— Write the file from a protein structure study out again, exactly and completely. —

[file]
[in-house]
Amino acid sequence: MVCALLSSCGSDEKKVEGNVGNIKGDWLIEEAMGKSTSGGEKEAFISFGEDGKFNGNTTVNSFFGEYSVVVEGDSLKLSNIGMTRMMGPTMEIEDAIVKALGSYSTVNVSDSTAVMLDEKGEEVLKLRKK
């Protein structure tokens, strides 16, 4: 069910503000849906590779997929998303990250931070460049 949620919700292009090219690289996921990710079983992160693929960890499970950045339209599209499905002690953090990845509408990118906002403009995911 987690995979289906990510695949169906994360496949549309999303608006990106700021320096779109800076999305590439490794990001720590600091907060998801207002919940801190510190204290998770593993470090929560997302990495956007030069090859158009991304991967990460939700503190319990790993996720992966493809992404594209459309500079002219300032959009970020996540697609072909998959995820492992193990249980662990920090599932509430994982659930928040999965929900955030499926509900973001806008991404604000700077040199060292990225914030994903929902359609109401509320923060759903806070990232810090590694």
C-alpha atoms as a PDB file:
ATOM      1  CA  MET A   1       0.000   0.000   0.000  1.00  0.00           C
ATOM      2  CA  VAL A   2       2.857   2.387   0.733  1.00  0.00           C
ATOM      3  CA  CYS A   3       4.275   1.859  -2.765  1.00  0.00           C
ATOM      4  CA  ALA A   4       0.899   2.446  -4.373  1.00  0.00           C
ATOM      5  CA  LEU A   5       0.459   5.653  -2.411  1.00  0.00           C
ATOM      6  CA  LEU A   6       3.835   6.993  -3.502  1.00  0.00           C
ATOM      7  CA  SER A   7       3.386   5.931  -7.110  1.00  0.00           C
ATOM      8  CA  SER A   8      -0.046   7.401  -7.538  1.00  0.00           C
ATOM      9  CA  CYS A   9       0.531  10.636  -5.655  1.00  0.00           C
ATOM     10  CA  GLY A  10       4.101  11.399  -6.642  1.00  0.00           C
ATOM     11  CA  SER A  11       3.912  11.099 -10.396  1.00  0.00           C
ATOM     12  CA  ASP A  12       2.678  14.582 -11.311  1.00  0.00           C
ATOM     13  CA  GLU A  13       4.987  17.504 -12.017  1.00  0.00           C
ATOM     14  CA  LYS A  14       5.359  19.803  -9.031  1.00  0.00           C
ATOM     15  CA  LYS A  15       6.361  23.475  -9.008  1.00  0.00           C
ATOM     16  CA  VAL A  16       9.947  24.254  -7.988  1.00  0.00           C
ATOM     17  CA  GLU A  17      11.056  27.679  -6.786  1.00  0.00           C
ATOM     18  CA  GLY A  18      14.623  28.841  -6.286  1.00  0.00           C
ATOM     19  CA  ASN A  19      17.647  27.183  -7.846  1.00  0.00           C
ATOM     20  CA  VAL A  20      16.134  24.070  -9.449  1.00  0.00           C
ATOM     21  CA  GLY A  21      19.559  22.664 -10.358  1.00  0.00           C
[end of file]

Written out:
[in-house]
Amino acid sequence: MVCALLSSCGSDEKKVEGNVGNIKGDWLIEEAMGKSTSGGEKEAFISFGEDGKFNGNTTVNSFFGEYSVVVEGDSLKLSNIGMTRMMGPTMEIEDAIVKALGSYSTVNVSDSTAVMLDEKGEEVLKLRKK
């Protein structure tokens, strides 16, 4: 069910503000849906590779997929998303990250931070460049 949620919700292009090219690289996921990710079983992160693929960890499970950045339209599209499905002690953090990845509408990118906002403009995911 987690995979289906990510695949169906994360496949549309999303608006990106700021320096779109800076999305590439490794990001720590600091907060998801207002919940801190510190204290998770593993470090929560997302990495956007030069090859158009991304991967990460939700503190319990790993996720992966493809992404594209459309500079002219300032959009970020996540697609072909998959995820492992193990249980662990920090599932509430994982659930928040999965929900955030499926509900973001806008991404604000700077040199060292990225914030994903929902359609109401509320923060759903806070990232810090590694």
C-alpha atoms as a PDB file:
ATOM      1  CA  MET A   1       0.000   0.000   0.000  1.00  0.00           C
ATOM      2  CA  VAL A   2       2.857   2.387   0.733  1.00  0.00           C
ATOM      3  CA  CYS A   3       4.275   1.859  -2.765  1.00  0.00           C
ATOM      4  CA  ALA A   4       0.899   2.446  -4.373  1.00  0.00           C
ATOM      5  CA  LEU A   5       0.459   5.653  -2.411  1.00  0.00           C
ATOM      6  CA  LEU A   6       3.835   6.993  -3.502  1.00  0.00           C
ATOM      7  CA  SER A   7       3.386   5.931  -7.110  1.00  0.00           C
ATOM      8  CA  SER A   8      -0.046   7.401  -7.538  1.00  0.00           C
ATOM      9  CA  CYS A   9       0.531  10.636  -5.655  1.00  0.00           C
ATOM     10  CA  GLY A  10       4.101  11.399  -6.642  1.00  0.00           C
ATOM     11  CA  SER A  11       3.912  11.099 -10.396  1.00  0.00           C
ATOM     12  CA  ASP A  12       2.678  14.582 -11.311  1.00  0.00           C
ATOM     13  CA  GLU A  13       4.987  17.504 -12.017  1.00  0.00           C
ATOM     14  CA  LYS A  14       5.359  19.803  -9.031  1.00  0.00           C
ATOM     15  CA  LYS A  15       6.361  23.475  -9.008  1.00  0.00           C
ATOM     16  CA  VAL A  16       9.947  24.254  -7.988  1.00  0.00           C
ATOM     17  CA  GLU A  17      11.056  27.679  -6.786  1.00  0.00           C
ATOM     18  CA  GLY A  18      14.623  28.841  -6.286  1.00  0.00           C
ATOM     19  CA  ASN A  19      17.647  27.183  -7.846  1.00  0.00           C
ATOM     20  CA  VAL A  20      16.134  24.070  -9.449  1.00  0.00           C
ATOM     21  CA  GLY A  21      19.559  22.664 -10.358  1.00  0.00           C